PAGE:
What kind of ideas? Coming up with a program that takes a big chunk, perhaps $250 billion, of ESFS money and uses it as "equity" in funding a "firewall" that might then include a trillion or so capital available to the ECB in the event a big economy -- Italy or Spain -- stumbles. The plan would also need other elements such as Europe dealing with the structural issues associated with achieving something like monetary union and a recognition that no firewall can protect against all threats, especially those that could be associated with a fixation on austerity. Governments in Europe need to focus on getting growth restarted in places like Spain or Italy or bigger problems are inevitable. A final element of an effective plan would then include a significant recapitalization of the IMF which currently is not funded properly to deal with the new forms of risk and contagion which confront global markets.
At some point, banks will need to pay for the insurance policies they are expecting their governments to provide for them and whether that is done by a Tobin tax or some levy on non-deposit liabilities, grappling with that issue will be key to winning political support for further government involvement. And while countries and the IMF are at it, they ought to start to tally what sovereign exposures are to those "implied liabilities", their unwritten but real "obligation" to bail out the too big to fail institutions that are the nuclear charges set at the fault lines of the global economy.
That might in turn trigger a recognition that we will not be well and truly out of the woods of this crisis until we demand more transparency from these banks in terms of their liabilities (including counter-party risks in all manner of derivative transactions), regulations that enforce responsible provisions for dealing with those risks, and perhaps even globally agreed upon limits on the size and activities of such institutions.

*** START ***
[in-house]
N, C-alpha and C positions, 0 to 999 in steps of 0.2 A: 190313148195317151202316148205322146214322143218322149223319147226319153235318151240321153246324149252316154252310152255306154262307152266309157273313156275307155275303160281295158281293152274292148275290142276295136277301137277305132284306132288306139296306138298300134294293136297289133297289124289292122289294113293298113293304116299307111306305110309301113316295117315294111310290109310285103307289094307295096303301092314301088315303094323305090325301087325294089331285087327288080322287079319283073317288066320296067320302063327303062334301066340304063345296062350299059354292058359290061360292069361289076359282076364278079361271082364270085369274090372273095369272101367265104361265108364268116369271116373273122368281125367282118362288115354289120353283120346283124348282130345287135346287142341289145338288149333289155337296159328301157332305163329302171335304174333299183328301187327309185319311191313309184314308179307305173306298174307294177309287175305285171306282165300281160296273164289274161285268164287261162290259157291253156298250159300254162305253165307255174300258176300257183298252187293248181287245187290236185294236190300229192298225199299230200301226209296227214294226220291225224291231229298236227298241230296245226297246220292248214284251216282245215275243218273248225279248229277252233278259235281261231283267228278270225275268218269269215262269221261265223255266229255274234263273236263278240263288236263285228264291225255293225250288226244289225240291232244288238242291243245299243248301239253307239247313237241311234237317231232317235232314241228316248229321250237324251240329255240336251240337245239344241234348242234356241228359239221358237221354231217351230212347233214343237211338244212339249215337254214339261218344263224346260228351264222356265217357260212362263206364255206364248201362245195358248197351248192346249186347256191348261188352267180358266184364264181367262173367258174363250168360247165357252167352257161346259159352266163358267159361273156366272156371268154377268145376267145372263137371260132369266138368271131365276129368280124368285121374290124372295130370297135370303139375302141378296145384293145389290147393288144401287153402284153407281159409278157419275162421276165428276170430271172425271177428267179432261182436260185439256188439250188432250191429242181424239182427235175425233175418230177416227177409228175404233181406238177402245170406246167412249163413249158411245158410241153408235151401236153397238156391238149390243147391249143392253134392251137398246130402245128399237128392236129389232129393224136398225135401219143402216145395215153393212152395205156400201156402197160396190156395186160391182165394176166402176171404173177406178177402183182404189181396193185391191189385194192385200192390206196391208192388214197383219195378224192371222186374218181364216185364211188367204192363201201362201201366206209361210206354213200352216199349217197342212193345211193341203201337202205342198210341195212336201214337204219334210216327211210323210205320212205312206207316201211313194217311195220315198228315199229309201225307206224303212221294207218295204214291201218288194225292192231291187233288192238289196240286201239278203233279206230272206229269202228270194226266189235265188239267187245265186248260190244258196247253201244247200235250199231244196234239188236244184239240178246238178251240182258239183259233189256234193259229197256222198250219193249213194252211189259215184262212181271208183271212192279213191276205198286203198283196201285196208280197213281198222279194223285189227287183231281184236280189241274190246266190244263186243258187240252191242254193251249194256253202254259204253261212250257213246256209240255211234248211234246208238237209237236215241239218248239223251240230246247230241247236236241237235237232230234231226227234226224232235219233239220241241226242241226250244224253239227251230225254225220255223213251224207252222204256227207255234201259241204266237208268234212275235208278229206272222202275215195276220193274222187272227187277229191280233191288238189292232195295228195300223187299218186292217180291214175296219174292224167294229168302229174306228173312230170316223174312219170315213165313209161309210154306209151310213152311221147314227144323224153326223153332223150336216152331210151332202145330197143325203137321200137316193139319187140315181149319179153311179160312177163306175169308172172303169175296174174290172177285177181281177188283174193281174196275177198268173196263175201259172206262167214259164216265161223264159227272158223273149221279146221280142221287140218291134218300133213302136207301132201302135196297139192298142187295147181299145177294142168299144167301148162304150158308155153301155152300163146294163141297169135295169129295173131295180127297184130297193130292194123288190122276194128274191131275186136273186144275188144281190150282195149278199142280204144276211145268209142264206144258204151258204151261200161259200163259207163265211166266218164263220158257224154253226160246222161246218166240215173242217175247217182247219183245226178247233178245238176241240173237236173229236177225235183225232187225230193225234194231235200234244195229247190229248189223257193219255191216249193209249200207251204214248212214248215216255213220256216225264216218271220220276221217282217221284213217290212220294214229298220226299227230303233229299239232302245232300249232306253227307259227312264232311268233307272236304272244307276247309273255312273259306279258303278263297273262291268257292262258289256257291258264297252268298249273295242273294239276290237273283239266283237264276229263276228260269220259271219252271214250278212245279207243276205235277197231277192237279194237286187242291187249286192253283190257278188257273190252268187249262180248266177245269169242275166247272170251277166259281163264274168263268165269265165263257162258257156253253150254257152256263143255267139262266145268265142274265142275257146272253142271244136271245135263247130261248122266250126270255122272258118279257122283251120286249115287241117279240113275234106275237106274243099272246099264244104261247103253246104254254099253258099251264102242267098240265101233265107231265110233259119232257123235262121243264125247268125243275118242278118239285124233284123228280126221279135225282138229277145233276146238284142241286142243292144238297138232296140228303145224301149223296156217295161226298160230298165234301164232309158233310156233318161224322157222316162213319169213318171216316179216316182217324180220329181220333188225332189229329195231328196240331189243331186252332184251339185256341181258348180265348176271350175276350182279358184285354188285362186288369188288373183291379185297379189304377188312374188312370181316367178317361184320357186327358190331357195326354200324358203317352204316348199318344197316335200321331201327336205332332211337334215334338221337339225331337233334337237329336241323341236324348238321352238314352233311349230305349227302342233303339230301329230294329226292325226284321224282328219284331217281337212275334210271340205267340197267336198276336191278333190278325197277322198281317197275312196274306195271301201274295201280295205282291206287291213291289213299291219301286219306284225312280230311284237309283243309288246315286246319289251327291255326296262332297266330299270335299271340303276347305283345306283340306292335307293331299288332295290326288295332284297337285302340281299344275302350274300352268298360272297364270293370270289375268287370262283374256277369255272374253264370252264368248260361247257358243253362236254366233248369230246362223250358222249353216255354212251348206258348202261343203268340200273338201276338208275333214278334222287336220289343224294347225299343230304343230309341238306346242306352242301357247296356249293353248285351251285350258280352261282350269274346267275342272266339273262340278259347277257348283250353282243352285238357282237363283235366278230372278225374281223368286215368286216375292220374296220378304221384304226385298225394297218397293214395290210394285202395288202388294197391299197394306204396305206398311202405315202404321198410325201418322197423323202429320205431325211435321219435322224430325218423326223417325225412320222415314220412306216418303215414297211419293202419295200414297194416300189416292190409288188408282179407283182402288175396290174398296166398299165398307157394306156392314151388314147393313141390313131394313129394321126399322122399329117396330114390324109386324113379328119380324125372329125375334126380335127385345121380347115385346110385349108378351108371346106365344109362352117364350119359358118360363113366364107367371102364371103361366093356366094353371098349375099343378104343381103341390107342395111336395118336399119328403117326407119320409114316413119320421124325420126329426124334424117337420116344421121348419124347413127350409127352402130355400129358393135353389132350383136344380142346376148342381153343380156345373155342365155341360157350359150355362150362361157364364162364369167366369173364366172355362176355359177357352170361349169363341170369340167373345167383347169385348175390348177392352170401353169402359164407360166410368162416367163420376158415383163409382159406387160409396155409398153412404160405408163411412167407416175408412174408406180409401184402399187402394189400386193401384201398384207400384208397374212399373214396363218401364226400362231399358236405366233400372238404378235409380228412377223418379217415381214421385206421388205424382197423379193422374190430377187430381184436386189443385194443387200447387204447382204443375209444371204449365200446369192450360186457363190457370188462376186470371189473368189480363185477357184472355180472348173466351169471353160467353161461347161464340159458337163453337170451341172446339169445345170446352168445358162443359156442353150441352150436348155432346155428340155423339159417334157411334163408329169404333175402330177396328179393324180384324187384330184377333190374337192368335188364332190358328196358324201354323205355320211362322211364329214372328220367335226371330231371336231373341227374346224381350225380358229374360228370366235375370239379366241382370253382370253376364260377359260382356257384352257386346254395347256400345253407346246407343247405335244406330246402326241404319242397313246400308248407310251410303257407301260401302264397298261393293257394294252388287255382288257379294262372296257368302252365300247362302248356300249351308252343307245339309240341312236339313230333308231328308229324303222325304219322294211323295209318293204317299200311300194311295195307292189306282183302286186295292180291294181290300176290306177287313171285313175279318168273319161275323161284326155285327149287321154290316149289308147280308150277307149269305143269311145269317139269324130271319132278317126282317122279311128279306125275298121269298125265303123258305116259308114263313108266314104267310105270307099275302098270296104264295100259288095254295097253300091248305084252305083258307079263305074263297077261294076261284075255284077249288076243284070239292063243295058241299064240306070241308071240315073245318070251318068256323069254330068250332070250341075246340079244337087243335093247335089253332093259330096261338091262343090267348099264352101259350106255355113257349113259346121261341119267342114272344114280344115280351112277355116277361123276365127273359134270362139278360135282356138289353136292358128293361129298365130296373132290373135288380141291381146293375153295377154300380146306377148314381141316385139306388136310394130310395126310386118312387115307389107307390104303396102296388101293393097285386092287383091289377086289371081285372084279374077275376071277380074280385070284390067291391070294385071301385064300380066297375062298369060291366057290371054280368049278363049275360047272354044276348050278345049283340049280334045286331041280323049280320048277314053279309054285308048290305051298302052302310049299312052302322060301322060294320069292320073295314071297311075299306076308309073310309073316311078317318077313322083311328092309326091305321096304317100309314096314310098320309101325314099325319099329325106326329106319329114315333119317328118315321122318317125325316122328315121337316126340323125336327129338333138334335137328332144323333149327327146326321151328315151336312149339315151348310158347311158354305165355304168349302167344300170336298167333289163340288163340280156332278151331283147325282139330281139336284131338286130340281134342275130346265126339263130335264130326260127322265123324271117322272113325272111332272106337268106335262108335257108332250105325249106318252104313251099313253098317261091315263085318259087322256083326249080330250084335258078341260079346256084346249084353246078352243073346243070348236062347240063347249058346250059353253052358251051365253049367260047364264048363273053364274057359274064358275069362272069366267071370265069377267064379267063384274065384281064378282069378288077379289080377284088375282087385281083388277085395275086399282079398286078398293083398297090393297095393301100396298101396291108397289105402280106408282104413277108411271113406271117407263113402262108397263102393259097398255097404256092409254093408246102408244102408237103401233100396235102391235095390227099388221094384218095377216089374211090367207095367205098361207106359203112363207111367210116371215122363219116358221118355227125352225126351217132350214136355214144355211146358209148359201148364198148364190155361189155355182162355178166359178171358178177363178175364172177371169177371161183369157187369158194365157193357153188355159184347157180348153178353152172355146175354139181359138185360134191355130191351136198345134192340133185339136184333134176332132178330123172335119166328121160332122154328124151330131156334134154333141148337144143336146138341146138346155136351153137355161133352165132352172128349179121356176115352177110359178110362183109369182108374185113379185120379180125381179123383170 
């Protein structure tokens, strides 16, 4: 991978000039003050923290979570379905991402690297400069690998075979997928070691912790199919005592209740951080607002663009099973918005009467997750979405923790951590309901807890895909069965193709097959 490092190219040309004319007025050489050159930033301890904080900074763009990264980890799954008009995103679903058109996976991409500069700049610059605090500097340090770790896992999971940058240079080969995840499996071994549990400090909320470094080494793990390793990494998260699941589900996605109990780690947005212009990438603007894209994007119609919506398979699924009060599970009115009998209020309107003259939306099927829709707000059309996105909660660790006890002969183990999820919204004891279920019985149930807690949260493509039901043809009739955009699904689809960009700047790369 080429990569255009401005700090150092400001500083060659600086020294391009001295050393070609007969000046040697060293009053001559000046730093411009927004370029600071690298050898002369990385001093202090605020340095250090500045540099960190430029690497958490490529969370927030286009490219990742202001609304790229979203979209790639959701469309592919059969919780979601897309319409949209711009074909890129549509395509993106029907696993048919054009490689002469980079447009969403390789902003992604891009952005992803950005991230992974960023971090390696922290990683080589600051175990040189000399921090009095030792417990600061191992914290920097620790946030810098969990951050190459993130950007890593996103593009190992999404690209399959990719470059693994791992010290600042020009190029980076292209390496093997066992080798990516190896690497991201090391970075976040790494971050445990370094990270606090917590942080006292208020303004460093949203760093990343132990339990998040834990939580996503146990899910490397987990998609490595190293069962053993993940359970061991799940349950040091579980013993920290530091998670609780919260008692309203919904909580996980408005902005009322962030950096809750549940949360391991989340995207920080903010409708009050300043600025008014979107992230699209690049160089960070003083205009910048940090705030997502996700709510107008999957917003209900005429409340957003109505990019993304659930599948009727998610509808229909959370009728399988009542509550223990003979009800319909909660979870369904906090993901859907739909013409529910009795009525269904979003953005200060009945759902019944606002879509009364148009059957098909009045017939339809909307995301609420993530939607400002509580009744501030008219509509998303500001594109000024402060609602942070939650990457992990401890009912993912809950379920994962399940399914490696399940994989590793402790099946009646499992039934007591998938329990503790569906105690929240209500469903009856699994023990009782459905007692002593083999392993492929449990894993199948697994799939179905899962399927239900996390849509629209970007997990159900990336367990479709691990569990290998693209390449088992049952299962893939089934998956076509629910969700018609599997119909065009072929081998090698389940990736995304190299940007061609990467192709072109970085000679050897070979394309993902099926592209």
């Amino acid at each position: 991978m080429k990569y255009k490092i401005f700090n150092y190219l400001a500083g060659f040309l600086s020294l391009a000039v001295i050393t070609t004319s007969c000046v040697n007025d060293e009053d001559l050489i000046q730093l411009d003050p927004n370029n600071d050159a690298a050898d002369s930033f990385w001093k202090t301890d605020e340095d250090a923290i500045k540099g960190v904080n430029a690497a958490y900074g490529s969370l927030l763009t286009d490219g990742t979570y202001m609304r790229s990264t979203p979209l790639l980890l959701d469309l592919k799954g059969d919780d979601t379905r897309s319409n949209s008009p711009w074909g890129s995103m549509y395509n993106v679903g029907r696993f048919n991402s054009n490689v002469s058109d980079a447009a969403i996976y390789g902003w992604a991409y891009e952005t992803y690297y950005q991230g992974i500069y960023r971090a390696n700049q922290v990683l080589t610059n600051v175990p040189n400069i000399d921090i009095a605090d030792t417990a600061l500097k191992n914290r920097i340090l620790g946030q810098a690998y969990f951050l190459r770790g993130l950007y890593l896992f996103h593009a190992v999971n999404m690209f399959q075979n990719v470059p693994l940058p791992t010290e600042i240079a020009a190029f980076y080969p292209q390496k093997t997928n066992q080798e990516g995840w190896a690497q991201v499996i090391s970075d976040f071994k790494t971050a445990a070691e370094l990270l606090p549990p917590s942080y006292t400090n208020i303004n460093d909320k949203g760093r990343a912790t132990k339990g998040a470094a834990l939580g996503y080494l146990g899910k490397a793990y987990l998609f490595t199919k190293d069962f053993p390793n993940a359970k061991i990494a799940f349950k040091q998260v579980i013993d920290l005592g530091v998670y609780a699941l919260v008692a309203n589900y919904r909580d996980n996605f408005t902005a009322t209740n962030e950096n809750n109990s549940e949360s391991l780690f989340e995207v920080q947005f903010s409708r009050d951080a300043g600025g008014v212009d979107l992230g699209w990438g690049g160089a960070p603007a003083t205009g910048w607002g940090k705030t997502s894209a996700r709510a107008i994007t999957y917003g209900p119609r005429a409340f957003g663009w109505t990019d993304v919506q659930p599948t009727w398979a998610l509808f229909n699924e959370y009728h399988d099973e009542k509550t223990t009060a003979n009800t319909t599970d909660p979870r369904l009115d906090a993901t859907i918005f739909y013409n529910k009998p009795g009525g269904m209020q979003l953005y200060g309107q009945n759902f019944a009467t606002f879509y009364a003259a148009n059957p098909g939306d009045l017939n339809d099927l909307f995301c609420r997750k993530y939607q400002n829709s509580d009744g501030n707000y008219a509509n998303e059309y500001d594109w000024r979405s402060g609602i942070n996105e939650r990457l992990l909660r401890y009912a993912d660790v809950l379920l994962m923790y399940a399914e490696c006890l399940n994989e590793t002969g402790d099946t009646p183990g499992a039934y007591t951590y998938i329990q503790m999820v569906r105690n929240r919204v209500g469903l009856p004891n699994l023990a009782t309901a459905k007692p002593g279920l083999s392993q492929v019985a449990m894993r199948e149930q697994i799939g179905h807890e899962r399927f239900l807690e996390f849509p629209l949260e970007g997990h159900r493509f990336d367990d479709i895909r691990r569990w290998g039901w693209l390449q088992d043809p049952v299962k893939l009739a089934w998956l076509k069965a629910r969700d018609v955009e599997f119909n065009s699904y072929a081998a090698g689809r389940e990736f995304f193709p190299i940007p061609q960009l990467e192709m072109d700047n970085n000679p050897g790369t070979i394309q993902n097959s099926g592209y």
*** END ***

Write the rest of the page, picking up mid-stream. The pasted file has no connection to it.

But one step at a time. While the insiders with whom I spoke were only cautiously optimistic that progress might be made on putting together an interim solution-firewall for Europe -- or to be more accurate, while they did not outright dismiss the possibility -- they did emphasize that there was a long way to go, the Germans and the French were not playing nicely with each other, and there were deep cultural barriers to even having an intellectually honest conversation among the players about what ails them.
Still, since the focus is optimism, another encouraging sign were the glowing reports I have been hearing of the work that both new IMF Managing Director Christine Lagarde and U.S. Treasury Secretary Tim Geithner having been doing trying to hammer some sense into Europe's fiscal policy pygmies. No, not pygmies ... lemmings. Well, blundering action-phobic bureaucrats. (The problem, according to a friend, is "lots of leaders, not enough leadership.") By one account, about a third of the progress made during the last few weeks is due to circumstance, the growing direness of the situation, and the rest is due to the compelling arguments and forceful interventions of Lagarde and Geithner.
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David Rothkopf is the CEO and Editor-at-Large of Foreign Policy. His new book, "Power, Inc.: The Epic Rivalry Between Big Business and Government and the Reckoning that Lies Ahead" is due out from Farrar, Straus & Giroux on March 1.